Ben Meyer in American Shipper has summarized a McKinsey report on port automation and port modernization. One interesting point in the discussion is that port operators are actually not seeing productivity gains in automated ports. Throughputs are actually slower. They have some explanations for this, but it is a real problem.
It struck me that automation is often seen as going hand in hand with better visibility of cargoes in the port and readiness for delivery. to the extent that the software requires automation, there may be a correlation here that does not bode well in the medium term.
In the long term it may well turn out better, but meanwhile, the customer may suffer.
via Cost, operational challenges hinder port automation
December 13, 2018 in Logistics, Ports, Production Operations, Shipping, Strategy, Supply Chains
Tagged automation, infrastructure, performance, ports, productivity, technology
The headline is a gross misstatement of what this innovative startup is trying. They want to write software that makes existing trucks, perhaps with a few sensors added, able to self-drive on the freeways. A trucker will be in the cab at all times. This approach is much more likely to be practical soon; there’s almost no chance that drivers will be eliminated from the cabs of vehicles soon. Politicians and insurance companies won’t have it, nor will the trucking companies themselves; the liability issues are way too daunting.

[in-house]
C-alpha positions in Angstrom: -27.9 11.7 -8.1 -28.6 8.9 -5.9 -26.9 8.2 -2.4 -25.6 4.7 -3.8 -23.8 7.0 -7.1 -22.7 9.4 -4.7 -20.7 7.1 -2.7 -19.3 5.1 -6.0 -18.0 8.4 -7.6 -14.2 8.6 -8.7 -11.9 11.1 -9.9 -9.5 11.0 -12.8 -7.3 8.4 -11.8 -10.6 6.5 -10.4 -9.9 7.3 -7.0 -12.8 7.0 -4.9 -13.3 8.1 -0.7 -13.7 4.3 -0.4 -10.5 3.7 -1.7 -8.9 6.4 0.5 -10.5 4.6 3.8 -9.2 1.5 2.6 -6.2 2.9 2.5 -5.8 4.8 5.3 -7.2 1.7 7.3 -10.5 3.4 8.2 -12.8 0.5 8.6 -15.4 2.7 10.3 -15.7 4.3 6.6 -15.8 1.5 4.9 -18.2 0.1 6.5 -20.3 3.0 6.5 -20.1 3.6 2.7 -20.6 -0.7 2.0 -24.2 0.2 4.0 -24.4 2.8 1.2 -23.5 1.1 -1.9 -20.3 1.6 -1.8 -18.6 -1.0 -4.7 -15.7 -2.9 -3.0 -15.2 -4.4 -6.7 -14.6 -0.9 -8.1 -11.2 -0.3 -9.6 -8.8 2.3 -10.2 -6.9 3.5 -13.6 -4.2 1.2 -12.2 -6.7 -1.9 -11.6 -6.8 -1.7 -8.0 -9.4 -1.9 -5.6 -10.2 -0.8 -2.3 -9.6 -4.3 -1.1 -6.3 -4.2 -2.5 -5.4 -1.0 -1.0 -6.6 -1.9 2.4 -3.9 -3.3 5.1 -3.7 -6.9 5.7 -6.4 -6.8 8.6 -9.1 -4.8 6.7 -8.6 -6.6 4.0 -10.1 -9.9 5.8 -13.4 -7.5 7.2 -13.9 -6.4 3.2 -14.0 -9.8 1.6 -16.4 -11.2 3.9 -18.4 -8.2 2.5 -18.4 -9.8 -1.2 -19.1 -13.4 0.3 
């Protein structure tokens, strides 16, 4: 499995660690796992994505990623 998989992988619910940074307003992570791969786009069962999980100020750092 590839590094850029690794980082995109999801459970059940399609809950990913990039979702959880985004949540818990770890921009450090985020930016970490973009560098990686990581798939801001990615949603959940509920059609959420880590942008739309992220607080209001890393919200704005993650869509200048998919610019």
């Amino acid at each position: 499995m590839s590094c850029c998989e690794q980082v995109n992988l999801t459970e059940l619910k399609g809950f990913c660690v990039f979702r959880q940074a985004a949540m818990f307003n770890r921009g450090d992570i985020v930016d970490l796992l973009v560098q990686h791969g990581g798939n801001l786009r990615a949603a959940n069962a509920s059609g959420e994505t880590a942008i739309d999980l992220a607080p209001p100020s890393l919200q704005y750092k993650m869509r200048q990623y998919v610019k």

At the autonomous driving startup Starsky Robotics, the present and future of U.S. employment ride in the same cab.
Source: These Truckers Work Alongside the Coders Trying to Eliminate Their Jobs – Bloomberg
You may need to log in to see the story. There’s a link to a great podcast in it, an interview with the leader of this company.
Innovation in the self-driving space is definitely to evolve into a standard set that we all will be able to use; the more tries the better, at this stage, to explore the realms of the possible.
A nice collection of current efforts in blockchain implementations for the container shipping business. Brink is an electronic magazine about risk.
Blockchain Builds Trust in Marine Shipping
Source: Blockchain Builds Trust in Marine Shipping with ‘Single Version of the Truth’ – Brink – The Edge of Risk
Posted in Advanced Computing, Logistics, Ports, Production Operations, Shipping, Strategy, Supply Chains
Tagged automation, big ships, container shipping, disruption, innovation, intermodal, Logistics, ocean shipping, ports, supply chains